Impact of Antibiotic Treatment on Outcome in Patients With Ventilator-Associated Tracheobronchitis
The aim of this study is to determine whether antibiotic treatment could reduce mechanical ventilation duration in patients with nosocomial tracheobronchitis acquired under mechanical ventilation.
|Study Design:||Allocation: Randomized
Endpoint Classification: Safety/Efficacy Study
Intervention Model: Parallel Assignment
Masking: Open Label
Primary Purpose: Treatment
- duration of mechanical ventilation
- length of intensive care unit (ICU) stay
- mortality rate
- ventilator-associated pneumonia rate
|Study Start Date:||June 2005|
|Study Completion Date:||June 2007|
|Primary Completion Date:||May 2007 (Final data collection date for primary outcome measure)|
Ventilator-associated tracheobronchitis (VAT) is common in intensive care unit (ICU) patients, rates of 2.7%-10.6% are reported in the literature. This nosocomial infection is associated with weaning difficulties resulting in prolonged duration of mechanical ventilation (MV) and ICU stay. A case-control study performed in chronic obstructive pulmonary disease (COPD) patients with VAT found antibiotic treatment to be significantly associated with reduced duration of MV. Another case control-study, performed in VAT patients without chronic respiratory failure, found no significant difference in duration of MV between patients who received adequate antibiotic treatment and those who received inadequate antibiotic treatment. In addition, antibiotic use is known to be associated with subsequent multidrug-resistant bacteria (MRB), longer duration of MV, and mortality rates. Therefore, a randomized controlled study is necessary to determine the impact of antibiotic treatment on outcome in VAT patients.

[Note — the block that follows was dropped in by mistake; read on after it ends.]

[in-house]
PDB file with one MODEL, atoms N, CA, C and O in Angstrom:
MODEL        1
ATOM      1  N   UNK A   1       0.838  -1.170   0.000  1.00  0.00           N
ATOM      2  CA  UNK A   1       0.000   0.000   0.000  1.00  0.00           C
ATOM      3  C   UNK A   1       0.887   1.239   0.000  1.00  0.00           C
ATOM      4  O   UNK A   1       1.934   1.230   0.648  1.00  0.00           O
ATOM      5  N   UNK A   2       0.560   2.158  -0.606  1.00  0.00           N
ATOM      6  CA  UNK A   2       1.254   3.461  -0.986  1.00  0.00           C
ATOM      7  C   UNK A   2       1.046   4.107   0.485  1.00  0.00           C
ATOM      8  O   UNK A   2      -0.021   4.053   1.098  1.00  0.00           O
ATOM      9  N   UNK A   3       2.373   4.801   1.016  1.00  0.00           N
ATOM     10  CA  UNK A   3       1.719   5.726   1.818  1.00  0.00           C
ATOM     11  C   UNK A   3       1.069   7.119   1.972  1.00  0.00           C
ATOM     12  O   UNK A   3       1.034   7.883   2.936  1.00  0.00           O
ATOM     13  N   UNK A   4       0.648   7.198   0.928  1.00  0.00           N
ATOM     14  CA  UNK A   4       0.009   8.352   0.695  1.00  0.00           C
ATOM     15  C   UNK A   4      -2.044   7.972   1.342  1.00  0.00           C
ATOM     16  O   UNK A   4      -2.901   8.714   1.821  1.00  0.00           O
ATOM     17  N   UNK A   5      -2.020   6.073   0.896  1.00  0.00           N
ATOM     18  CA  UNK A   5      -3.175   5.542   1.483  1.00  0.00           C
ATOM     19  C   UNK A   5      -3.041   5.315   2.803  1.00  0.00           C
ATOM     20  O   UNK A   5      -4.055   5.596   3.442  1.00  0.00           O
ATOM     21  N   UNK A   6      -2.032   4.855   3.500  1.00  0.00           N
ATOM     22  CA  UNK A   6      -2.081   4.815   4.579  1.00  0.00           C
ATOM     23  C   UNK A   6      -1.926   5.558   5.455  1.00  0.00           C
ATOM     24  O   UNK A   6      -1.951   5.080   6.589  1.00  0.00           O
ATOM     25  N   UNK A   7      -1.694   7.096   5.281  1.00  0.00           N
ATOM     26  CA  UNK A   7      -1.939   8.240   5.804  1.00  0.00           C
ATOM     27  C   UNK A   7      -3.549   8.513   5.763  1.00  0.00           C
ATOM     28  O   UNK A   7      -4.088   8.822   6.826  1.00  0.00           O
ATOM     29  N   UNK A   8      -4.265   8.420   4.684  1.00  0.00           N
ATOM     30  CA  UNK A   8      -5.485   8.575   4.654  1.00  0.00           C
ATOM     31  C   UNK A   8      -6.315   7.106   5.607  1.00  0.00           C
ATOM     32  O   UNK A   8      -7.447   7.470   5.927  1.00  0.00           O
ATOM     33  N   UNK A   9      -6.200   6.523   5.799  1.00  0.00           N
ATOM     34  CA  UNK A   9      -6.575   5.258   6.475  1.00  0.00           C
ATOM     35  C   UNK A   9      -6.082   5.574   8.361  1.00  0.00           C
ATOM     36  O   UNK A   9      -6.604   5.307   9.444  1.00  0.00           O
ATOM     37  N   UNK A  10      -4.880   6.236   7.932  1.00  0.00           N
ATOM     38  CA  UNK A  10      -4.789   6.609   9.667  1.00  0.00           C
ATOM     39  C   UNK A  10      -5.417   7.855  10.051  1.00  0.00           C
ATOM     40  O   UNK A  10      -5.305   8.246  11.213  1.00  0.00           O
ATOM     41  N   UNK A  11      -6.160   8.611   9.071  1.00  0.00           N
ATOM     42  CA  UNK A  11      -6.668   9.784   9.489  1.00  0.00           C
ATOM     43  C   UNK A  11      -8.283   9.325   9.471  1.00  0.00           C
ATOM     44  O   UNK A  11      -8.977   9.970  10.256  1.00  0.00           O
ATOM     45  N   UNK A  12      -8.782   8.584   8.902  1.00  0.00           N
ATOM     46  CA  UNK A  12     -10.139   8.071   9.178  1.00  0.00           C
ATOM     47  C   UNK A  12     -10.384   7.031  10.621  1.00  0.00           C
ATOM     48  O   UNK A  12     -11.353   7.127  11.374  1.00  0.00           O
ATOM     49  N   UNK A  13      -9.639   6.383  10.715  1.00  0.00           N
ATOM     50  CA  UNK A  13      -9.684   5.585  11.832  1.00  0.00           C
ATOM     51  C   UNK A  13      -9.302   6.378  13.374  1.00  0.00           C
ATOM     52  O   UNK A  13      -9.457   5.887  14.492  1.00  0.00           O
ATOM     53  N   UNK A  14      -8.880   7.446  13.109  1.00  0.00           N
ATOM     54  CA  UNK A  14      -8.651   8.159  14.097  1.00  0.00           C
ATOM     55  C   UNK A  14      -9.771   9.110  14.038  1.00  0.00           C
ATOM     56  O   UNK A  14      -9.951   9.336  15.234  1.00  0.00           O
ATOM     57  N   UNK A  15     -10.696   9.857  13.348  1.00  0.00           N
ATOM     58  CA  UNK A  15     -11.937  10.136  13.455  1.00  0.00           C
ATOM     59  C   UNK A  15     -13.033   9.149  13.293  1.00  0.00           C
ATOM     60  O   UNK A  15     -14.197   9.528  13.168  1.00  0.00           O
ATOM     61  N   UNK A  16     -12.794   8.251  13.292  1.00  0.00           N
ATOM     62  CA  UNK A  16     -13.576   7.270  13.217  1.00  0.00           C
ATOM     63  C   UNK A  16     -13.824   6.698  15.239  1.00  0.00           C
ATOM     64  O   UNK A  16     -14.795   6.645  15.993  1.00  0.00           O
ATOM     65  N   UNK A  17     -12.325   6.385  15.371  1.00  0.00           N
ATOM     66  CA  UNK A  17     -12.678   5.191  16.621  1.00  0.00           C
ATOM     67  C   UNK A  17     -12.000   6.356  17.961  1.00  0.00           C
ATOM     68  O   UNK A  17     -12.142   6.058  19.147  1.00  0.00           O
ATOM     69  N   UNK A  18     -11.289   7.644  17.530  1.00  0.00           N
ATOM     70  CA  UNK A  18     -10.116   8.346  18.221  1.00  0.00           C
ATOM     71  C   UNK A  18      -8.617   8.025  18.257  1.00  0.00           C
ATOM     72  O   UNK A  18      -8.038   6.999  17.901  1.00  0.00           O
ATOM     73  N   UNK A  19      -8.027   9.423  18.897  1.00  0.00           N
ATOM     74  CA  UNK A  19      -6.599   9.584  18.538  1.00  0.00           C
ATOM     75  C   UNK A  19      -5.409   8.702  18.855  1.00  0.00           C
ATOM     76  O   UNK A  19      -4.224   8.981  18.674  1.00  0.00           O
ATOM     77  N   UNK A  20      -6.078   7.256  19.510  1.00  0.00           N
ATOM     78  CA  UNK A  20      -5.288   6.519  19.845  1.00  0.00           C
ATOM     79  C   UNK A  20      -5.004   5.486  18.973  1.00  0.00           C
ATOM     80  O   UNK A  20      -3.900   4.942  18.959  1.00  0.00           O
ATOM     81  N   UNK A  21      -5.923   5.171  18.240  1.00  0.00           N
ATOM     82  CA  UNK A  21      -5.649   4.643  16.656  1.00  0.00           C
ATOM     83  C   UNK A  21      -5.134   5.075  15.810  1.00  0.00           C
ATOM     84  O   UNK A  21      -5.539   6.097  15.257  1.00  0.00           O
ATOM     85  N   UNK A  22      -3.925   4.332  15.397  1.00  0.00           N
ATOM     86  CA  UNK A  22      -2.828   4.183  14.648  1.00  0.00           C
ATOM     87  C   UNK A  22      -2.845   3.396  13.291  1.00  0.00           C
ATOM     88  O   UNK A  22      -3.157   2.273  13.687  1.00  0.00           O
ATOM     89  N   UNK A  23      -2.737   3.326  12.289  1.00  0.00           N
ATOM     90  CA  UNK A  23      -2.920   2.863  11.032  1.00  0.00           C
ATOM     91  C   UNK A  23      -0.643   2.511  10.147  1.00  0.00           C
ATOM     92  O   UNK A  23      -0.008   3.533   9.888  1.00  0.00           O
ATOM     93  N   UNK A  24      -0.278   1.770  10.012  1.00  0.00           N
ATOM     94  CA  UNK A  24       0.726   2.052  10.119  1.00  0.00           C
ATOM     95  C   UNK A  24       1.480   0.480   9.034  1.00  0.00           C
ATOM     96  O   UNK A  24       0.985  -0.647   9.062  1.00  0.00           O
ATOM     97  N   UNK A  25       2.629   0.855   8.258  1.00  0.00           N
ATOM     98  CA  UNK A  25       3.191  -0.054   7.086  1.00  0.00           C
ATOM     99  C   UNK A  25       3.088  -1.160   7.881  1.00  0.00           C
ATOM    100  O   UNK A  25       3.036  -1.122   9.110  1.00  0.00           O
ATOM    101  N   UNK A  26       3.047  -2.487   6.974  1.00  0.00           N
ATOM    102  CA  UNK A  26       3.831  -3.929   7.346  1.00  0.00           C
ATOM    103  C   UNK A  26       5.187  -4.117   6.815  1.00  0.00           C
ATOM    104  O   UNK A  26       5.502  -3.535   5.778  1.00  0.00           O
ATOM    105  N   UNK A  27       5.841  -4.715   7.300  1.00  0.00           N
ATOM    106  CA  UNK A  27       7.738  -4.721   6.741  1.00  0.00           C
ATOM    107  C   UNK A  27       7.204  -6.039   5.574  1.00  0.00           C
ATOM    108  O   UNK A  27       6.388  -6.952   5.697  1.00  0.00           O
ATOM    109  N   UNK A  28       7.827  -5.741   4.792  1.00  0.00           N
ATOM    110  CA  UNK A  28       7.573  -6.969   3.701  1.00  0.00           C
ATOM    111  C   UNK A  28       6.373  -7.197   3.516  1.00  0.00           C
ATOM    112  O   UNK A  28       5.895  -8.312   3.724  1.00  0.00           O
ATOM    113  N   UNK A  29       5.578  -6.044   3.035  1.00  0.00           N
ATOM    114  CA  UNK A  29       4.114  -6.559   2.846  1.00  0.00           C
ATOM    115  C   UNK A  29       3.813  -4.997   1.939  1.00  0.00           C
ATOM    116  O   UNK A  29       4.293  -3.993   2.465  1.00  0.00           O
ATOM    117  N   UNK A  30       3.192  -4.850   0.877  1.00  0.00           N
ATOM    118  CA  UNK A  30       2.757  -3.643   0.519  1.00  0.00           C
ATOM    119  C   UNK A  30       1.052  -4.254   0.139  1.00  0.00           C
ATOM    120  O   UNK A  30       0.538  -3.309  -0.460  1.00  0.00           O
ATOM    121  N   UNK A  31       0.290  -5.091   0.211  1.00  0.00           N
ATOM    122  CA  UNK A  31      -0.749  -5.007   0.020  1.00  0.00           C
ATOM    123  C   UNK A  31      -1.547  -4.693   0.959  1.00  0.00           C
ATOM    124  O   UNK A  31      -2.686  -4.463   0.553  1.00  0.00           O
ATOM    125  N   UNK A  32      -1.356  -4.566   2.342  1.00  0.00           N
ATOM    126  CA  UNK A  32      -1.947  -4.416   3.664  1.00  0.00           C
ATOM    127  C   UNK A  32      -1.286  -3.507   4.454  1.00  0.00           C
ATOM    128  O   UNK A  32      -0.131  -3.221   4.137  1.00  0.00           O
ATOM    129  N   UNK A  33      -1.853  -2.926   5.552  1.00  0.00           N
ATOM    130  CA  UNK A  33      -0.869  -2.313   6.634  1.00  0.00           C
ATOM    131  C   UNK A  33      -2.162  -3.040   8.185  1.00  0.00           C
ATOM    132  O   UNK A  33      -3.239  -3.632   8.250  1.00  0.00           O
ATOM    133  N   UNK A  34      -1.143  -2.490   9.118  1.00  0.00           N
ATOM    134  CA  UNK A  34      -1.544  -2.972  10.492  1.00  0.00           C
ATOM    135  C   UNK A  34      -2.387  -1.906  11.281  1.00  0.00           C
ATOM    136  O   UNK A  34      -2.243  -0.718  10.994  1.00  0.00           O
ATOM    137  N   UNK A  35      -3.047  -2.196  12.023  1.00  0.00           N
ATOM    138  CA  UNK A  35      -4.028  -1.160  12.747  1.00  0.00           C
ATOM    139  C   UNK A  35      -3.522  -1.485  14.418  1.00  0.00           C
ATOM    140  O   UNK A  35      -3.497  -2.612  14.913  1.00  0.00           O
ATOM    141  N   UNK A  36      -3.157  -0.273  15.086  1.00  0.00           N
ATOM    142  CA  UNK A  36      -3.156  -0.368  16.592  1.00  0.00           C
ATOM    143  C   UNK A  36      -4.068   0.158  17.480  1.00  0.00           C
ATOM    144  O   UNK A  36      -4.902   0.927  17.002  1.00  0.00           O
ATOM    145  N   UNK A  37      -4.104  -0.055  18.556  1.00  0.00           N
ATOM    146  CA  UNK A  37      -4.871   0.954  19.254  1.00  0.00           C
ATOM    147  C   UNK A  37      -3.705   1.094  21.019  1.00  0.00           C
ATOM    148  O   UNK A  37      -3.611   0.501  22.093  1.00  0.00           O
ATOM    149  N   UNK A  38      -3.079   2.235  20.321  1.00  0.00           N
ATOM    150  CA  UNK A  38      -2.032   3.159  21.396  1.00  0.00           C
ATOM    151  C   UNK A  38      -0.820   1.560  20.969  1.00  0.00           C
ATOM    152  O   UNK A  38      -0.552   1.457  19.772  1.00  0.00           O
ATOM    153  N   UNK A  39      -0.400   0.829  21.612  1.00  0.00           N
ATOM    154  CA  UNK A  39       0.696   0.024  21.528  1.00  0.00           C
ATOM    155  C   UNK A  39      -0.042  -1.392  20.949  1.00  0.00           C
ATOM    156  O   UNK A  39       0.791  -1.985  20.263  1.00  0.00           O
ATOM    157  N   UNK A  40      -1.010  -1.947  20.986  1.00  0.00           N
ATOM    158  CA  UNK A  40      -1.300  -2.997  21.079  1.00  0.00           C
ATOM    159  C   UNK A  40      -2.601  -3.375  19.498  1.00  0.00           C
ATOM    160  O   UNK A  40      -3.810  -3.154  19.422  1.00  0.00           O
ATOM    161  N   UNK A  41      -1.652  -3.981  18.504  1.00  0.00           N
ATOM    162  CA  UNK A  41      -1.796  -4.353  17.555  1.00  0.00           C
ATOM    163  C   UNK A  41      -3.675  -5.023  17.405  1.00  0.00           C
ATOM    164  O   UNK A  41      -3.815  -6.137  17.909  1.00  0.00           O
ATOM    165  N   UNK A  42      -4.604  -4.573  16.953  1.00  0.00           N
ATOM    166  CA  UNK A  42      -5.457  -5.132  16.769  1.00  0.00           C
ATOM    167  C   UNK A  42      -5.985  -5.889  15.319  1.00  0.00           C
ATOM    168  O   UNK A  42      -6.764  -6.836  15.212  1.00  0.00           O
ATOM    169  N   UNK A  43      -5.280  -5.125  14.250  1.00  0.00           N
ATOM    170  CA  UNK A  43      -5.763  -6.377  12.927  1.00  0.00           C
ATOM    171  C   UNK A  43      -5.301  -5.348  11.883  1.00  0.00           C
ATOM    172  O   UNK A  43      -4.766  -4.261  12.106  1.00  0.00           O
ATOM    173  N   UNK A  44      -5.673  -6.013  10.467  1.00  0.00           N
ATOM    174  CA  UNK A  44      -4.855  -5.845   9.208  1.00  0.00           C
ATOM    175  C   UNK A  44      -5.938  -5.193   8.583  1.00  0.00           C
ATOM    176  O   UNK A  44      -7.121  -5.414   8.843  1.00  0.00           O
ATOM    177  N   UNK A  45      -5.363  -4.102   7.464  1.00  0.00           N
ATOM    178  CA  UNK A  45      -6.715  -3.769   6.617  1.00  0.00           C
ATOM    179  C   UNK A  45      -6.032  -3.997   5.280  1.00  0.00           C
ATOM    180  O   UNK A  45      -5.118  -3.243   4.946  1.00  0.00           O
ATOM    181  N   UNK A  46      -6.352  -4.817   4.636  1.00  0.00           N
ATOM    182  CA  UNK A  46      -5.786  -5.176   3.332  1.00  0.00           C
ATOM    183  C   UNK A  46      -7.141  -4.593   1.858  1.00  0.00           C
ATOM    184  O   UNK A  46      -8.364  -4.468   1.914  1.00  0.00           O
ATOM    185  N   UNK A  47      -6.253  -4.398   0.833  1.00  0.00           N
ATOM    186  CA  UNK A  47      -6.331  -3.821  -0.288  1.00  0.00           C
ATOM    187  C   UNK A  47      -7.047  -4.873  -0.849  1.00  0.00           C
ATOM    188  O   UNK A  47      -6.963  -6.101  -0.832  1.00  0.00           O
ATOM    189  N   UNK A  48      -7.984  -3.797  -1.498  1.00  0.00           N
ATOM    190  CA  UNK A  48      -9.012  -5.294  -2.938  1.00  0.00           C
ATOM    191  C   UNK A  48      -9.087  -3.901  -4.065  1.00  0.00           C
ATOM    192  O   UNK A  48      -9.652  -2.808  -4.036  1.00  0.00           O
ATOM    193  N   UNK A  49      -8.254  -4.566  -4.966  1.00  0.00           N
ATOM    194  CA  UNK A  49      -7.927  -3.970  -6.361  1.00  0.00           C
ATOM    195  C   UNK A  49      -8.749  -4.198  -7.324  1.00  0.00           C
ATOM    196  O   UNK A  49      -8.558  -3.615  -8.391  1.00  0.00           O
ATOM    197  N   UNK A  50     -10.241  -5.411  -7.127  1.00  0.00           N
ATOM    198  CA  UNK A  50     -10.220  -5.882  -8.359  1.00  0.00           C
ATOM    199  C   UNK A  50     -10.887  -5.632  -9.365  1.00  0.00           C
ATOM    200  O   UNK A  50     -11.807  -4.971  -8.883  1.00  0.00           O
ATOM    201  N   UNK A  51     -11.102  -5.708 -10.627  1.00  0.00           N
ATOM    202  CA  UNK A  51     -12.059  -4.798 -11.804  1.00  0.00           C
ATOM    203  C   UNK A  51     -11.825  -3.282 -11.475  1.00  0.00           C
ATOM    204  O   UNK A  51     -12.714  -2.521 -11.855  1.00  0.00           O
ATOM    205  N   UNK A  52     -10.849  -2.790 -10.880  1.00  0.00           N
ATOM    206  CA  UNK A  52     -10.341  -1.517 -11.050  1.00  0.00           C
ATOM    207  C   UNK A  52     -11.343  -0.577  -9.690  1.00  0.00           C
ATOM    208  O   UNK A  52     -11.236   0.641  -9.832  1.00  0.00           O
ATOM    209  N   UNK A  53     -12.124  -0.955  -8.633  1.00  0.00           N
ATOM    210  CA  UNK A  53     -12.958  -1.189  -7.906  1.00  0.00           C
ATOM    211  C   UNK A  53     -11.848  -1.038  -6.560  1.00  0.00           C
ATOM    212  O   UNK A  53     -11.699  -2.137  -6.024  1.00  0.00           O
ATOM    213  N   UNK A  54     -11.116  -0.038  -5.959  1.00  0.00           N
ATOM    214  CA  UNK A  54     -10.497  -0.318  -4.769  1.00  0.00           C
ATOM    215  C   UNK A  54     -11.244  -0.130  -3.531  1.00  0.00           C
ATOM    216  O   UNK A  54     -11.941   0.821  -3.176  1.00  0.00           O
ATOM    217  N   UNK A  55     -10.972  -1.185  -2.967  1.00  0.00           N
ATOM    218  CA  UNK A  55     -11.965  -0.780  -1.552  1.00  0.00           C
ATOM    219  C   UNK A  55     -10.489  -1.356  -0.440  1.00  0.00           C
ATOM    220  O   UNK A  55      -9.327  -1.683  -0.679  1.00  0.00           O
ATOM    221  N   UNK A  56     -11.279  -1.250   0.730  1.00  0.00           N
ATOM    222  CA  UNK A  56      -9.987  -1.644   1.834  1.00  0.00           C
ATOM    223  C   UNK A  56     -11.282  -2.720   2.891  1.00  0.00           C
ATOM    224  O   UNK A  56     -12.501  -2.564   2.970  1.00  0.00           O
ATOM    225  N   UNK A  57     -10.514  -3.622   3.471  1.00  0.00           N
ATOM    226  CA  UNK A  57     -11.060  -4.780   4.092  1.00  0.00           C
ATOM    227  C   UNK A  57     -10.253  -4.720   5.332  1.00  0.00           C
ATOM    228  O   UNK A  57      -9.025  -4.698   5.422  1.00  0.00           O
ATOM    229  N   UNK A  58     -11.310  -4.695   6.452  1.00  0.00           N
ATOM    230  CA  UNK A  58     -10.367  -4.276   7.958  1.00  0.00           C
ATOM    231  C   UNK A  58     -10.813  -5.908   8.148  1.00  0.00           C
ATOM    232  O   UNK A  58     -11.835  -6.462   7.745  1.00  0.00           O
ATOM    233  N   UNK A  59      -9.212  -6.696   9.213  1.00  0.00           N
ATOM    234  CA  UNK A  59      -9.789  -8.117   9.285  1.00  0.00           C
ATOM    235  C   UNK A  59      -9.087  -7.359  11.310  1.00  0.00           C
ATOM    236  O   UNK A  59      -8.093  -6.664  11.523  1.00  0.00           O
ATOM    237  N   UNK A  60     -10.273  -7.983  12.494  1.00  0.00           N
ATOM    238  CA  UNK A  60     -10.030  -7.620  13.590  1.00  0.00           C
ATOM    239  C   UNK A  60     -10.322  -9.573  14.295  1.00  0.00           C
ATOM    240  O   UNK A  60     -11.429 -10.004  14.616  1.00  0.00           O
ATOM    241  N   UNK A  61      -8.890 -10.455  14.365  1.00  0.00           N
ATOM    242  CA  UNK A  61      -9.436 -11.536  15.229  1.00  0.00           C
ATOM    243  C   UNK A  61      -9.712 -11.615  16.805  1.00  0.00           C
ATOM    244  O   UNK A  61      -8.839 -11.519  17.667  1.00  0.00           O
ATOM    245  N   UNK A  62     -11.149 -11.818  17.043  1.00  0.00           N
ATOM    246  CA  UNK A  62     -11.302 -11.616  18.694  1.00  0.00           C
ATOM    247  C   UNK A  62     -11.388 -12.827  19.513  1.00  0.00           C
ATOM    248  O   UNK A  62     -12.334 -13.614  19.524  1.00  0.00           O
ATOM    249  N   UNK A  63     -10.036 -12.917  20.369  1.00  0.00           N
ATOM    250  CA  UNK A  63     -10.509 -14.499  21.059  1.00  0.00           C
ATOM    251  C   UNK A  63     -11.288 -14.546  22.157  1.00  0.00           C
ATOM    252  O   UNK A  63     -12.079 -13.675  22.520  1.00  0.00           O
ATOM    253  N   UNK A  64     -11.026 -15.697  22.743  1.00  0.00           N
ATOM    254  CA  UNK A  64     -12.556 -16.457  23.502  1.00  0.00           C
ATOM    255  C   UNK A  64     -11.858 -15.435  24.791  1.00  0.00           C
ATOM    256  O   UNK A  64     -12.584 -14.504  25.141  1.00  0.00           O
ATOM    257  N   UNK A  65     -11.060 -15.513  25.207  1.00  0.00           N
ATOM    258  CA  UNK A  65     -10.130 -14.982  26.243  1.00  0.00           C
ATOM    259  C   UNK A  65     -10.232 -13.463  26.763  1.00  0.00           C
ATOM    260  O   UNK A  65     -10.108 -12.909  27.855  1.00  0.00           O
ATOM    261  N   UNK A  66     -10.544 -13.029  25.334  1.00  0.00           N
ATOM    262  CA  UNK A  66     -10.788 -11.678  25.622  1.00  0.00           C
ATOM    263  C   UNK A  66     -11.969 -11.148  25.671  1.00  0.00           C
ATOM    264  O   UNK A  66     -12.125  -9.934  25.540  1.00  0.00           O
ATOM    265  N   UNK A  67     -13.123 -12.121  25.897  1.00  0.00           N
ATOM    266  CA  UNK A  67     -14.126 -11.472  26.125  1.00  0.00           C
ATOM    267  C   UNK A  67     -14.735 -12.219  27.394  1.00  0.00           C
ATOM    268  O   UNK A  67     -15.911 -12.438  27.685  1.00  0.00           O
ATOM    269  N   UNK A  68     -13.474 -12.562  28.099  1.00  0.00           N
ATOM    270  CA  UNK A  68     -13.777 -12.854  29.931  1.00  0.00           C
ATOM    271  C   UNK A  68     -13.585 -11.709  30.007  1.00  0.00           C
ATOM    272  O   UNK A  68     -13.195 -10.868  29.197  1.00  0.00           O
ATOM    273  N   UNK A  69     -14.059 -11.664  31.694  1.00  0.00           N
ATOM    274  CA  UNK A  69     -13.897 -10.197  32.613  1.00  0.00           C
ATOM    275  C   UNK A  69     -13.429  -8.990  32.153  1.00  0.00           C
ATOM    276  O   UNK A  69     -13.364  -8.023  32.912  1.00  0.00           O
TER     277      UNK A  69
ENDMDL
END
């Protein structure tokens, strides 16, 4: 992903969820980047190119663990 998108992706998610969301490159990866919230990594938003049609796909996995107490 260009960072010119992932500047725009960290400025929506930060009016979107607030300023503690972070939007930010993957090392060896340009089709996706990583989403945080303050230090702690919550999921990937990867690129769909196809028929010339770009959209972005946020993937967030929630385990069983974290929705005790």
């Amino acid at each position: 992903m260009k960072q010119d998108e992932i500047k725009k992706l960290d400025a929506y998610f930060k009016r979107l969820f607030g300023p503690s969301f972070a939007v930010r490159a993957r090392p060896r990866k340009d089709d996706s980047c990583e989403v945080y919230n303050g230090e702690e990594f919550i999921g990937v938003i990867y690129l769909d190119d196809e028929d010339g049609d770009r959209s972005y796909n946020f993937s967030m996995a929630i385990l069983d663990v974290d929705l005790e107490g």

Patients and methods:
390 patients will be included in this prospective randomized open multicenter study. Inclusion of 390 patients is required to demonstrate a significant reduction of MV duration of 5 days (α = 0.025, β = 0.10). An intermediate analysis will be performed. All patients intubated and ventilated > 48h who developed a first episode of VAT are eligible. Primary endpoint is the duration of MV. Secondary end points are ICU length of stay, mortality, ventilator-associated pneumonia, ICU-acquired infection, MRB, and yeast rates.
Please refer to this study by its ClinicalTrials.gov identifier: NCT00122057
|12 ICUs in north of France|
|Principal Investigator:||Saad Nseir, MD||University Hospital of Lille|